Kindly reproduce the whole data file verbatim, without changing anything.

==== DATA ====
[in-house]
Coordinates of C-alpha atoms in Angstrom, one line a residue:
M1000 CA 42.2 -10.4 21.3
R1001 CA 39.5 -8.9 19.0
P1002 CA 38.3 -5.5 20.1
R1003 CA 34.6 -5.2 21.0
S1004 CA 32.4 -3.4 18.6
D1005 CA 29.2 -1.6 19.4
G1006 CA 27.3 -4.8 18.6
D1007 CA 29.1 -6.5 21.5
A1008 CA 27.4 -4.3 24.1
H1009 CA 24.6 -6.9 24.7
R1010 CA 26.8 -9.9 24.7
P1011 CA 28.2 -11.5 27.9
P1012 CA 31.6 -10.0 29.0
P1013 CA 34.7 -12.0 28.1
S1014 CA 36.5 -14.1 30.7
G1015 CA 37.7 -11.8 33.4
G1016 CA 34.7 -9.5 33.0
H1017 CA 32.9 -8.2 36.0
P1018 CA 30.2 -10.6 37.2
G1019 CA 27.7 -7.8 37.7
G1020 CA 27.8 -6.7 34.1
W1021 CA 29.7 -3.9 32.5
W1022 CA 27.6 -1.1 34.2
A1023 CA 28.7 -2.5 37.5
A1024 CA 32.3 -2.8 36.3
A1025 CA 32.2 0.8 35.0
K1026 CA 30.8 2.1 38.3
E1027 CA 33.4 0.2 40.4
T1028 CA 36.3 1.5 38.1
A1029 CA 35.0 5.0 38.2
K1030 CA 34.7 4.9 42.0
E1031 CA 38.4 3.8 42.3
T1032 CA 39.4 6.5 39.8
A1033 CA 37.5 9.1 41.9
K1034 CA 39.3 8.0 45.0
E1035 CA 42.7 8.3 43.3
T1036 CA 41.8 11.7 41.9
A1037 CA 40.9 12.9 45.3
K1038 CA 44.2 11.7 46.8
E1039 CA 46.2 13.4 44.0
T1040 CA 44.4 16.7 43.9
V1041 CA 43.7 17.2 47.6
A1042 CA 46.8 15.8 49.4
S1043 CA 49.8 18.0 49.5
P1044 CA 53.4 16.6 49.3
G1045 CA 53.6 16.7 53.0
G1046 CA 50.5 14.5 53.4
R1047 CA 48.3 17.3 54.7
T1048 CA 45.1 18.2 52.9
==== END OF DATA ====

[in-house]
Coordinates of C-alpha atoms in Angstrom, one line a residue:
M1000 CA 42.2 -10.4 21.3
R1001 CA 39.5 -8.9 19.0
P1002 CA 38.3 -5.5 20.1
R1003 CA 34.6 -5.2 21.0
S1004 CA 32.4 -3.4 18.6
D1005 CA 29.2 -1.6 19.4
G1006 CA 27.3 -4.8 18.6
D1007 CA 29.1 -6.5 21.5
A1008 CA 27.4 -4.3 24.1
H1009 CA 24.6 -6.9 24.7
R1010 CA 26.8 -9.9 24.7
P1011 CA 28.2 -11.5 27.9
P1012 CA 31.6 -10.0 29.0
P1013 CA 34.7 -12.0 28.1
S1014 CA 36.5 -14.1 30.7
G1015 CA 37.7 -11.8 33.4
G1016 CA 34.7 -9.5 33.0
H1017 CA 32.9 -8.2 36.0
P1018 CA 30.2 -10.6 37.2
G1019 CA 27.7 -7.8 37.7
G1020 CA 27.8 -6.7 34.1
W1021 CA 29.7 -3.9 32.5
W1022 CA 27.6 -1.1 34.2
A1023 CA 28.7 -2.5 37.5
A1024 CA 32.3 -2.8 36.3
A1025 CA 32.2 0.8 35.0
K1026 CA 30.8 2.1 38.3
E1027 CA 33.4 0.2 40.4
T1028 CA 36.3 1.5 38.1
A1029 CA 35.0 5.0 38.2
K1030 CA 34.7 4.9 42.0
E1031 CA 38.4 3.8 42.3
T1032 CA 39.4 6.5 39.8
A1033 CA 37.5 9.1 41.9
K1034 CA 39.3 8.0 45.0
E1035 CA 42.7 8.3 43.3
T1036 CA 41.8 11.7 41.9
A1037 CA 40.9 12.9 45.3
K1038 CA 44.2 11.7 46.8
E1039 CA 46.2 13.4 44.0
T1040 CA 44.4 16.7 43.9
V1041 CA 43.7 17.2 47.6
A1042 CA 46.8 15.8 49.4
S1043 CA 49.8 18.0 49.5
P1044 CA 53.4 16.6 49.3
G1045 CA 53.6 16.7 53.0
G1046 CA 50.5 14.5 53.4
R1047 CA 48.3 17.3 54.7
T1048 CA 45.1 18.2 52.9